More Famous Movie Guns and Weapons
We wrote about 11 of the most famous firearms ever used in cinema. But there are many more classics to cover! This time, we’re covering guns and iconic edged weapons.
M41A Pulse Rifle
You’d think this multi-barrel, shoulder-fired rifle/shotgun/grenade launcher thing is pure science fiction – and well, it is. But the M41A Pulse Rifle from the quintessential 80’s sci-fi horror Aliens is, in fact, a real-life firearm under the hood. Actually, it’s two:
Take a closer look at the receiver and charging handle underneath the carry handle. If you’re into WWII history, you’ll notice the unmistakable receiver of the infamous .45 ACP-chambered M1A1 Thompson machine gun.
That’s not all. The underbarrel grenade launcher is actually constructed from two other iconic firearms: The Remington 870 pump-action shotgun, retrofitted with the handgrip from a SPAS-12 shotgun from certain other films below.
It’s arguably one of the most recognizable rifles ever produced: The M16 assault rifle – and its civilian counterpart, the AR-15 – saw use in Vietnam and, naturally, hit the silver screen in so many Vietnam dramas. Endless variants have gotten time to shine on screen, too.
In fact, between the most common AR-15 kits produced for both service and civilian ownership, the M16, M4, and AR-15 have collectively been featured in over 300 films and television shows.
It deserves its own entry, here: The French-production SPAS-12 shotgun just looks cool. Its uniquely folding metal stock, beefy curved handgrip, dual functionality, and extra-long tube magazine naturally give the SPAS-12 a sci-fi feel. Its looks have been leveraged in loads of science fiction and action films, notably The Terminator, Jurassic Park, RoboCop, and The Matrix.
Unique to the SPAS-12 and few other firearms, this 12-gauge can function as a semiautomatic or pump-action shotgun. Coupled with its pistol grip and folding stock, the SPAS-12 is, like on film, a devastating tactical weapon employed by police and military.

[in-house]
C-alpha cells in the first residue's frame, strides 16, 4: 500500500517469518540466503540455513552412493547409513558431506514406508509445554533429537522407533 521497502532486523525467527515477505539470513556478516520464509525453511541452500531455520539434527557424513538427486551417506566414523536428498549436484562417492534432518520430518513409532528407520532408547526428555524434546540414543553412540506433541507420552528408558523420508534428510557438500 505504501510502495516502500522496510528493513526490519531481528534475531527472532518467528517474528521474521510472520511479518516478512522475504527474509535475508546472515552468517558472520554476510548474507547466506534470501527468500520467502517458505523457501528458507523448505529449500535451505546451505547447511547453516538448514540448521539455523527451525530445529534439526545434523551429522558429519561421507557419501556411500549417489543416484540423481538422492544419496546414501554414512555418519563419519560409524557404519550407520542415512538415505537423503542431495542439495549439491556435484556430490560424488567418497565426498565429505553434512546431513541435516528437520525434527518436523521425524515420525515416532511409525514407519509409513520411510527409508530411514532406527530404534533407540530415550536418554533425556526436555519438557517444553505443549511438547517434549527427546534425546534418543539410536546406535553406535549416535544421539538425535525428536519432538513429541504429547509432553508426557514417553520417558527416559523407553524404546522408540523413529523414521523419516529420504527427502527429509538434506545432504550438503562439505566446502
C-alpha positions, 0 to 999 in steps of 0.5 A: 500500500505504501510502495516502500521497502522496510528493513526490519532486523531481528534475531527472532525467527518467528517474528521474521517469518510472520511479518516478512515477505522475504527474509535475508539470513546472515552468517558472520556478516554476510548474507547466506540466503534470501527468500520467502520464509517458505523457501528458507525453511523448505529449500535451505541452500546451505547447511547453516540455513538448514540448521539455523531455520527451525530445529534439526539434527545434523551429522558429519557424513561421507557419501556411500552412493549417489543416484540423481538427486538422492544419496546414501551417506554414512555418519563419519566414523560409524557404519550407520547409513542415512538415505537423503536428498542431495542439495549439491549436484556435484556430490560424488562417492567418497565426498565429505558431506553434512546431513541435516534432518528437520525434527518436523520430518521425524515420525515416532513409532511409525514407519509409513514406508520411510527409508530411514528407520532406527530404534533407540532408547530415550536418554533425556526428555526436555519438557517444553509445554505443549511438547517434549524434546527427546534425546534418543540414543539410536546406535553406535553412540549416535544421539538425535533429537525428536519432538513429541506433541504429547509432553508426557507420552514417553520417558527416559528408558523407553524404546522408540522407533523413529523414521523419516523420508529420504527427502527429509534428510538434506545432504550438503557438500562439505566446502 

Italian Stiletto Switchblade
It feels right at home alongside some washed jeans, a black leather biker jacket, and some Doc Martens: The O.G. switchblade, the Italian Stiletto, is every back-alley villain’s best friend. This automatic knife flips open in an instant when the wielder presses a button in the handle, providing a menacing click as it shoots out a shiny dagger-profile blade.
The switchblade is prominently featured in 1990’s Nikita, used by Jean Reno as he threatens the titular protagonist, played by Anne Parillaud. It’s been used to stab, slice, pry, and pick in films like Reindeer Games, Tomb Raider, Die Another day, and even The Grinch and Anchorman.
It needs no introduction: The Japanese-forged Katana might be one of the most ubiquitous film weapons ever wielded. It’s been featured in films as early as 1917, in the oldest anime ever found (Namakura Katana).
Western movie-goers will find the blade more familiar in legendary titles like Kill Bill, Pulp Fiction, Blade, Deadpool, The Crow, Sin City, and Batman Begins. These blades are renowned for their unique construction. High-end Katanas are still forged by hand, using two steels – one hard steel is used to produce a razor’s edge. One softer is used to craft the blade’s flats and spine. This gives the blade incredible sharpness and strength.
Often taking weeks to craft and costing thousands of dollars or more, a proper Katana constitutes one of the most devastating edged weapons ever made.
Bond fans will recognize the stamped-steel pistol seen wielded on screen by “Tiger” Tanaka, and in promo posters by Helga Brnadt in 1967’s You Only Live Twice. This seemingly sci-fi sidearm fires gyroscopically stabilizing rockets. Yes, it’s a handheld rocket launcher by definition. Tony Stark would be jealous.
Except the mini rocket launcher is real. The MB Associates-manufactured Gyrojet Pistol was produced in the 1960s, and was made fully functional. Using .45 ACP shells converted into self-propelled rocket projectiles, the Gyrojet could fire a comically slow rocket that took a noticeably long amount of time to ignite and exit the barrel, almost like a caricature from an ACME cartoon.
The Gyrojet was wildly unreliable and inaccurate and would often fail to fire. This resulted in an unburnt, still highly explosive miniature rocket left in the chamber, and it was up to the intrepid user to fish it out.
Dubbed the “Kraut Space Magic” gun in memeworld, the Heckler & Koch G11 is arguably the most complicated and unique firearm ever manufactured.
This borderline sci-fi space rifle fires caseless ammunition and uses a rotating bolt mechanism that looks like it could probably teleport anyone who touches it through space-time.
The G11 made its debut in Demolition Man, wielded by the overall-sporting antagonist Simon Phoenix, played by one pre-Blade Wesley Snipes. It can be spied in plenty of videogames, too, like Fallout 2, 007: Agent Under Fire, Metal Gear Solid: Peace Maker and Call of Duty: Black Ops.